Tyson Alexander is currently one of the best volleyball players in the country, on one of the most dominant teams in the CIS—but it didn’t start out that way.
The 6’8, 245 pound middle from Shanty Bay, Ont. was originally a competitive hockey player, like a lot of Canadian kids getting into the game at an early age, first lacing up skates at the age of three.
His hockey career would extend fourteen impressive years, with Alexander seeing success early on, playing at the Junior C level. Though typically comprising a roster of 16-20 year-olds, Alexander managed to crack the line-up as a fifteen-year-old.
When he was seventeen, he got an offer to play for the Stouffville Spirit Junior A team. He tried out for the OHL hockey team the Barrie Colts with the intention of trying out for them again when he turned eighteen, but somewhere along the line, his plans were changed.
Volleyball was always more of a side-sport for the multi-talented athlete, coming onto Alexander’s radar when he was in high school.
“I played for fun through school, my first year was in Grade seven,” said Alexander, “and then in high school, I started to get better at it —I got MVP all four years.”
Despite Alexander’s obvious success in the game, he was an under-developed volleyball player. He did not have the experience of a competitive league under his belt like most of the MVP high-school volleyball players did.
So when Coach Dave Preston was invited to the OFSAA championships in Alexander’s grade 12 year to watch another athlete play, he was blown away by Alexander’s level of play despite his lack of volleyball experience.
“I talked to the coach right after the match, and the coach knew who I was there to see and I said ‘Thank you very much for the opportunity to take a look at this other young man, but I would really like to know who that guy is,” said Coach Dave Preston.
“And the coach said ‘He’s not a volleyball player, he’s a hockey player.’ I said ‘Well I beg to differ.”
Alexander’s physical presence alone was enough to gain Preston’s interest in wanting to have him involved with the Marauders team, as his 6’8 stature is key for the physical demands of the sport.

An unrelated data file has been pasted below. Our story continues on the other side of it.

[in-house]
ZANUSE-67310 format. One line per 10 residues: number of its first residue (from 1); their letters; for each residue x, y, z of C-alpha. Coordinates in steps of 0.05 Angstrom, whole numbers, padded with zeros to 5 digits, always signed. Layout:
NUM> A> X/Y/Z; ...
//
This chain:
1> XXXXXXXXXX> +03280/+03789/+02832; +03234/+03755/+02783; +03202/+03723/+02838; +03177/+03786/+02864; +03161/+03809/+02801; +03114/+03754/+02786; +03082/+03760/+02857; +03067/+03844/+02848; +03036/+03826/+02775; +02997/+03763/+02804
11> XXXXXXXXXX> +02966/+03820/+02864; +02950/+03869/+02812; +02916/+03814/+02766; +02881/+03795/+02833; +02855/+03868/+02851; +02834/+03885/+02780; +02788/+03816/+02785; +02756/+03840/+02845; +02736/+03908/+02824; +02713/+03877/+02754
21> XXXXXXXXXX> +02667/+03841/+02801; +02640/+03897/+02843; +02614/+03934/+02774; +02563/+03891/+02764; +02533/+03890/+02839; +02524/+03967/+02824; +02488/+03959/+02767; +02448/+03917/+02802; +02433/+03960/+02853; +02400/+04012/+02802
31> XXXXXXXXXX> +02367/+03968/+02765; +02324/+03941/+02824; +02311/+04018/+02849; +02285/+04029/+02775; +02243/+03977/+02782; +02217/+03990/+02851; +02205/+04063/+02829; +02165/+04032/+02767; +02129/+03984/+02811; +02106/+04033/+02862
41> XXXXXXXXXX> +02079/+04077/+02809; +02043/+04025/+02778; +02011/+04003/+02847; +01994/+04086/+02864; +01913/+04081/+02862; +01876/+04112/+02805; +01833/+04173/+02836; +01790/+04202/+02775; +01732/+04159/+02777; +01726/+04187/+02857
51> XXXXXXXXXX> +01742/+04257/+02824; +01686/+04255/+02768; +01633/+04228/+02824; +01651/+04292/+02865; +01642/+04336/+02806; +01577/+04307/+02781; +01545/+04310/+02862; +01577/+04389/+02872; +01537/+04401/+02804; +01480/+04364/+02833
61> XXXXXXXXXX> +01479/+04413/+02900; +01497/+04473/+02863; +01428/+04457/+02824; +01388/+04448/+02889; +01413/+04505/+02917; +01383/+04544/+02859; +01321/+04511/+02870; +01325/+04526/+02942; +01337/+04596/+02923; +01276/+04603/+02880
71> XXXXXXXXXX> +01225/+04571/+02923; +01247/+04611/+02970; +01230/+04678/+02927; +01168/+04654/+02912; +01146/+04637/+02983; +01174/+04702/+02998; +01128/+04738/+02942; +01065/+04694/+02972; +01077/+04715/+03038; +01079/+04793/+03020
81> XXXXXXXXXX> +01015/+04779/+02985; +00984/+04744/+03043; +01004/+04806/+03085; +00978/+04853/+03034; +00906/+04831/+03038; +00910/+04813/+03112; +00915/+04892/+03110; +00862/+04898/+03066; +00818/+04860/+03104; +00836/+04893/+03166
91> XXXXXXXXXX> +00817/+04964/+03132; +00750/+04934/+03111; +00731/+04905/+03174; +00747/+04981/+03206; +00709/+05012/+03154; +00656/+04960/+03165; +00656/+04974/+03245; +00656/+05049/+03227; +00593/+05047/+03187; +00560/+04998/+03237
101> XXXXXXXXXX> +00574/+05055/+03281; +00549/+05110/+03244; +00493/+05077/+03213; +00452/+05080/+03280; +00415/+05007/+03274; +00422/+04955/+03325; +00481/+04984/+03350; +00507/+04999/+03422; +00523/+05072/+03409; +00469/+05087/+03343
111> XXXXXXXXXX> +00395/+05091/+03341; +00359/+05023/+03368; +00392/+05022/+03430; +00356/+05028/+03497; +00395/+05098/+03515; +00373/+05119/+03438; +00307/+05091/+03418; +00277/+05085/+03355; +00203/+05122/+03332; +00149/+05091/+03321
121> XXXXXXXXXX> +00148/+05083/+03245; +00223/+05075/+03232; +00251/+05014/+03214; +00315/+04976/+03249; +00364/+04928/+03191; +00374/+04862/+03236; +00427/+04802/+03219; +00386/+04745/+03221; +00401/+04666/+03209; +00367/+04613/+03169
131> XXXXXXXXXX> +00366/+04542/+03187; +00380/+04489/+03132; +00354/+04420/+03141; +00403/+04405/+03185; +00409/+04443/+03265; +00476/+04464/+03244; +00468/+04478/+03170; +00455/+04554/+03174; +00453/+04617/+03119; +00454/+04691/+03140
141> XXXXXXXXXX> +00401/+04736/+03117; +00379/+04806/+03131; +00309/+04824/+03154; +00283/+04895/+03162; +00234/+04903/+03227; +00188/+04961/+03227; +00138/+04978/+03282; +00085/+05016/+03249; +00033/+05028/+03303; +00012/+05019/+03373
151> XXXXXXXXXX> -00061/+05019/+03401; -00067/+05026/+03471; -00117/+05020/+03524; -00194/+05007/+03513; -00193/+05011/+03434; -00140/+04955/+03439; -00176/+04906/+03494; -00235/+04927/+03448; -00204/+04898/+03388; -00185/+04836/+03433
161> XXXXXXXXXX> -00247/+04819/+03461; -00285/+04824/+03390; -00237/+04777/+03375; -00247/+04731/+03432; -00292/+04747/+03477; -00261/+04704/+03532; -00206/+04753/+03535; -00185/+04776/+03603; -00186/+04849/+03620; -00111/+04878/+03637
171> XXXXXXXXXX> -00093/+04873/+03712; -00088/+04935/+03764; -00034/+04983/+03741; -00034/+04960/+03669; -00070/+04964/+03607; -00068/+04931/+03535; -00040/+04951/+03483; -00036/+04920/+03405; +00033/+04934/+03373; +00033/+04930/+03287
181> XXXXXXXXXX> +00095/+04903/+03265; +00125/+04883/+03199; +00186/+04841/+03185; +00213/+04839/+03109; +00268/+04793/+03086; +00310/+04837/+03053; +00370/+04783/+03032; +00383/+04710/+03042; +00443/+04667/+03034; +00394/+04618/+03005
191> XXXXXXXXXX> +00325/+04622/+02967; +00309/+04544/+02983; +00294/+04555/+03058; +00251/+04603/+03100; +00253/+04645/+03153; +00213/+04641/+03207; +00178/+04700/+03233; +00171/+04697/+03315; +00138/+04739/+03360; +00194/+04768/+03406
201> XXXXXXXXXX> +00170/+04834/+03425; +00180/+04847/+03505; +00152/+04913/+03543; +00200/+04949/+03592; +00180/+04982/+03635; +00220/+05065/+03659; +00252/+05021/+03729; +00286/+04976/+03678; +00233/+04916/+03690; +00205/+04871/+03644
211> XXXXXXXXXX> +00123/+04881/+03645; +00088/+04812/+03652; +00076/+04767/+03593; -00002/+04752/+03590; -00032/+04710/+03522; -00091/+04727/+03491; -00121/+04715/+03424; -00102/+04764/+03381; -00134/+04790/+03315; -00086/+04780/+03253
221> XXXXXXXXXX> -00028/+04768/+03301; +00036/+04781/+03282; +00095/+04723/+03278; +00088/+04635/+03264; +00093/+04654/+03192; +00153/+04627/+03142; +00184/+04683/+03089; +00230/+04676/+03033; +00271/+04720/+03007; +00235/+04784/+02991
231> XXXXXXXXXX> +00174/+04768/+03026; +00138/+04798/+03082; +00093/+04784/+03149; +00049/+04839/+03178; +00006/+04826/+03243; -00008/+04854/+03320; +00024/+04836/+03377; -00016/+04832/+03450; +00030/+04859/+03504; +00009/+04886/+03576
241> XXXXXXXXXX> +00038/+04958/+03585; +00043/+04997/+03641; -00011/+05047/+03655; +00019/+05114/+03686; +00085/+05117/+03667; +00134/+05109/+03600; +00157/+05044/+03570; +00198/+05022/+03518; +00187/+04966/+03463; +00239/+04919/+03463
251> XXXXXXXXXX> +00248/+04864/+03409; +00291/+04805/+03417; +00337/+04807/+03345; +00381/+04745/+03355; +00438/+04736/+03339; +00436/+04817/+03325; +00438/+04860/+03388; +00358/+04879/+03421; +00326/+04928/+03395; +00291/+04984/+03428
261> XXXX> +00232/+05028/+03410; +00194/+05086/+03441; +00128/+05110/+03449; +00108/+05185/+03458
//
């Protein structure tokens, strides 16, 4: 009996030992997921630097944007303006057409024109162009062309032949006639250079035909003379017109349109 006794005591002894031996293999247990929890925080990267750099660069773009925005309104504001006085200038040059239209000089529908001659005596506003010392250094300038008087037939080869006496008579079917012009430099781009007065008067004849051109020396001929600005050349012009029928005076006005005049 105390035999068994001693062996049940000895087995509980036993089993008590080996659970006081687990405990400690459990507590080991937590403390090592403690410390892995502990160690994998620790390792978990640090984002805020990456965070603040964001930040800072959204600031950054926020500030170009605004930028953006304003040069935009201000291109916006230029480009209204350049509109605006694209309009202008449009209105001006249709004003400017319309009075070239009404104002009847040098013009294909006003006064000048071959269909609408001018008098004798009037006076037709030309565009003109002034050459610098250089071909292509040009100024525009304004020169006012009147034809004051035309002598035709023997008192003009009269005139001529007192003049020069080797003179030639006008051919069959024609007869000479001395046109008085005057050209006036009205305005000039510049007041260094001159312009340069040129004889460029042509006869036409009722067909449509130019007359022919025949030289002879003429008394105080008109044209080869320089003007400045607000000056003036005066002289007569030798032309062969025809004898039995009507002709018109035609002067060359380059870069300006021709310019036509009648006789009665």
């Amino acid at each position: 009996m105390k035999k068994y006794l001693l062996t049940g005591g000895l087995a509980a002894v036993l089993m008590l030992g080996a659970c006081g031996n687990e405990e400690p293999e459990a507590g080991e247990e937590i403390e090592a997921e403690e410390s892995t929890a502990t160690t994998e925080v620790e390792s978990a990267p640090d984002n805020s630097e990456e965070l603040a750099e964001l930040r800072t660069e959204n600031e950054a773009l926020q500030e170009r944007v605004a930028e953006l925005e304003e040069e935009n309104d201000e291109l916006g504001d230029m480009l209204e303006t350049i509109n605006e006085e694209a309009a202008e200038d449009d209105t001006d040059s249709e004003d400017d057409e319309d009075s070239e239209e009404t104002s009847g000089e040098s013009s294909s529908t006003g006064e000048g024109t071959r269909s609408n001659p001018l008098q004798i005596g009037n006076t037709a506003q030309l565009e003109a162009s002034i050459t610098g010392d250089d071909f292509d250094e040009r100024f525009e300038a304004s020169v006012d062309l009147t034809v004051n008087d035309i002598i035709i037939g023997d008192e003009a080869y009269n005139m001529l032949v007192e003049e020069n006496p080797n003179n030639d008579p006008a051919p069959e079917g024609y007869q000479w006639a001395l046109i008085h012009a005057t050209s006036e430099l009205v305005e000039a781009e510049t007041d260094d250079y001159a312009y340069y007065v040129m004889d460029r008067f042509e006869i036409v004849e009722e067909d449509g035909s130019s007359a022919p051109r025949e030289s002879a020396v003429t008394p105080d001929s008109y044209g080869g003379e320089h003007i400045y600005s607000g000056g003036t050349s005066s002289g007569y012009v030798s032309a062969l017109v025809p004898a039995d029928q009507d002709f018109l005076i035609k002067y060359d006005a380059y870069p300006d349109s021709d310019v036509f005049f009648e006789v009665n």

“He was 6’8, 230 pounds and he jumped out of the gym. That got my initial attention,” said Preston.
Alexander’s technical skills were not great, but the way he carried himself on the court is what impressed Preston the most.
“The way he interacted with his teammates—he wasn’t always doing the right things, but he was always complimenting someone else who made a nice play, supporting someone who didn’t, it was neat to see,” added Preston.
Preston was able to talk to Alexander’s coach after the game, and gave him his business card so that Alexander could contact him about his options.
Alexander originally was not going to contact Preston due to his initial intention on continuing on with hockey, but after talking with his father, he decided to at least check out the option.
“I got a call from Tyson saying ‘my coach gave me your business card and I have no idea what we’re supposed to do next.’ I said ‘No problem, bring you and your parents to campus and we will sit you down and talk about it,” said Preston.
In their meeting, Preston told Alexander to give him two years to work with him and develop him into a phenomenal player, and he’ll be able to dominate in league-play.
“I told him the worst thing you’re going to end up with is two years of great education,” said Preston.
When Alexander first came to McMaster, he had a lot of work to do in order to catch up to the skill-level of the guys around him with the majority of them coming from very competitive leagues.
He did not start or play for his first two years of eligibility. He had to really work on his technical skills before being able to crack the starting line-up.
“I wasn’t really that good when I got here, I had to work, Dave had me pinned for about two years until I was ready to start,” said Alexander.
But his tremendous improvement in the past five years has gone exactly how Preston has planned, and Alexander has continued to exceed Preston’s expectations.
“When he first got here in first year he couldn’t continue a rally, he couldn’t make more than a single contact at a time. To see that development is remarkable, and how he has handled all that is even more remarkable,” said Preston.
Alexander is now in his fifth and final year at McMaster, and the progress he has made in the past five years has been incredible. He not only gets to play for one of the most dominant teams in the nation, but he is also one of the most dominant players in the CIS.
“His story will last a long time. That is something that will go down in history. I have been coaching for 20 some odd years, I don’t know if I’ve had a more remarkable story than his. He is one of those top notch kids,” said Preston.
Despite switching sports, Alexander still gets to play a team sport at a very competitive level, and has managed to make a name for himself and reach high goals both athletically and academically.
As for his decision to quit hockey, Alexander lives without regret, as he knows he’ll still get to play the sport whenever he wants to.
“I am happy I did it, no regrets. Whenever I go home I play hockey with my Dad and buddies, any chance I have to go on the ice is good. I will always play, so I’ll never miss it.”